Thursday, August 20, 2020

Here’s how to talk to vaccine skeptics so they might actually hear you

 Anti-vaccination supporters in Olympia, Wash., protesting the state’s stay-at-home orders. Jason Redmond/Getty Images

We are scholars from the Edward R. Murrow Center for Media & Health Promotion Research at Washington State University. As we see it, the only way out of the reopening and reclosing cycles is to convince people to get the flu vaccine in early fall – and then the COVID-19 vaccine when it’s available. Right now, up to 20 COVID-19 vaccine candidates are already in human trials. Chances seem good that at least one will be available for distribution in 2021.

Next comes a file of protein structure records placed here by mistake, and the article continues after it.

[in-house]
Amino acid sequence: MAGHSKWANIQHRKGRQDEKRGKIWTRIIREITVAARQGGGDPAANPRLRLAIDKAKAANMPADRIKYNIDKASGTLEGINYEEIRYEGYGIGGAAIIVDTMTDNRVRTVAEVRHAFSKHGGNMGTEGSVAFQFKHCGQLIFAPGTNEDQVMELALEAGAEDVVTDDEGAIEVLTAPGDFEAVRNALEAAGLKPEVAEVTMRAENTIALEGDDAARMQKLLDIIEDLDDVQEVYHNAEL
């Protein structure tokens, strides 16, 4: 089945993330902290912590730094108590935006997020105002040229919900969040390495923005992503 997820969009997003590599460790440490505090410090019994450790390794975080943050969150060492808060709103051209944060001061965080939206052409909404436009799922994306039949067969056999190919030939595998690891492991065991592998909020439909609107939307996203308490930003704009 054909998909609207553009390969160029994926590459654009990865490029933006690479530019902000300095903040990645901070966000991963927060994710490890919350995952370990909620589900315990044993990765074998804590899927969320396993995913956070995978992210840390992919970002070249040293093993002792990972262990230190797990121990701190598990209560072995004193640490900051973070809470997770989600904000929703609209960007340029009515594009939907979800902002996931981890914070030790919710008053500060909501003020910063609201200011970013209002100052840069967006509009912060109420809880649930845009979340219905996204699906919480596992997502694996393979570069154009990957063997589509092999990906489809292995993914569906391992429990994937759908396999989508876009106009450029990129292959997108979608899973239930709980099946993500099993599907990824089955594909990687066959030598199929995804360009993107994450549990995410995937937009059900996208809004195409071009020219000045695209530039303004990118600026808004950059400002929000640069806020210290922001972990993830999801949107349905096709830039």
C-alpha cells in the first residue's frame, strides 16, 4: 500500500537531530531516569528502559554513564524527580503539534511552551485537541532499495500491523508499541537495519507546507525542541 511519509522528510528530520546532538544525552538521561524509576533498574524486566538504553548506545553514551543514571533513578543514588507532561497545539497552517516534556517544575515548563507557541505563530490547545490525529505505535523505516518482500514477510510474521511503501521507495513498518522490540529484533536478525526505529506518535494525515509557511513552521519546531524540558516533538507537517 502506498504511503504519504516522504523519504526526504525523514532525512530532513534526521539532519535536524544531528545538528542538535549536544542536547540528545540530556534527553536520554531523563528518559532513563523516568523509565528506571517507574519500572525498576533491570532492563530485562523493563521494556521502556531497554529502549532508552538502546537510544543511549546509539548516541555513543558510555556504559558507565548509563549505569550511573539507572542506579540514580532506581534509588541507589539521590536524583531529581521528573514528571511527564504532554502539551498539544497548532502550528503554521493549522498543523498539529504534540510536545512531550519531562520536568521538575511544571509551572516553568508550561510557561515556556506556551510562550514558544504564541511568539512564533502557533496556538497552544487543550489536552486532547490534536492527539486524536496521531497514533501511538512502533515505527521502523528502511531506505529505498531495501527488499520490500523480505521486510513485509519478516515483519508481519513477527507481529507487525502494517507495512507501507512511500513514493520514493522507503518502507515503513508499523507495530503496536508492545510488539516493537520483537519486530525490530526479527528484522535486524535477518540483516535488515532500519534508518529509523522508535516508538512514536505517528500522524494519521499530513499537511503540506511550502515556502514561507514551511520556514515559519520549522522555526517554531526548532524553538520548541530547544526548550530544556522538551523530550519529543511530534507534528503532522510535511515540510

But recent studies suggest that 35% might not want to get a COVID vaccine, and fewer than half received a flu vaccine for the 2019-2020 season.

To arrest the pandemic’s spread, perhaps 70% to 80% of the population must opt in and get the vaccine. They also need the flu shot to avoid co-infection which complicates diagnosis and treatment.

Achieving herd immunity is a steep climb. We conducted a national online survey, with 1,264 participants, between June 22 and July 18. We found that only 56% of adults said they were likely or extremely likely to get the COVID-19 vaccine. Westerners were most accepting (64%), followed by Midwesterners (58%), with Southerners (53%) and Northeasterners (50%) least likely.

Anti-vaxxers, promoting unlikely scenarios and outright falsehoods about vaccine risks, are not helping.

With all this in mind, we would like to share some myths and truths about how to increase rates of vaccinations.  Read more >>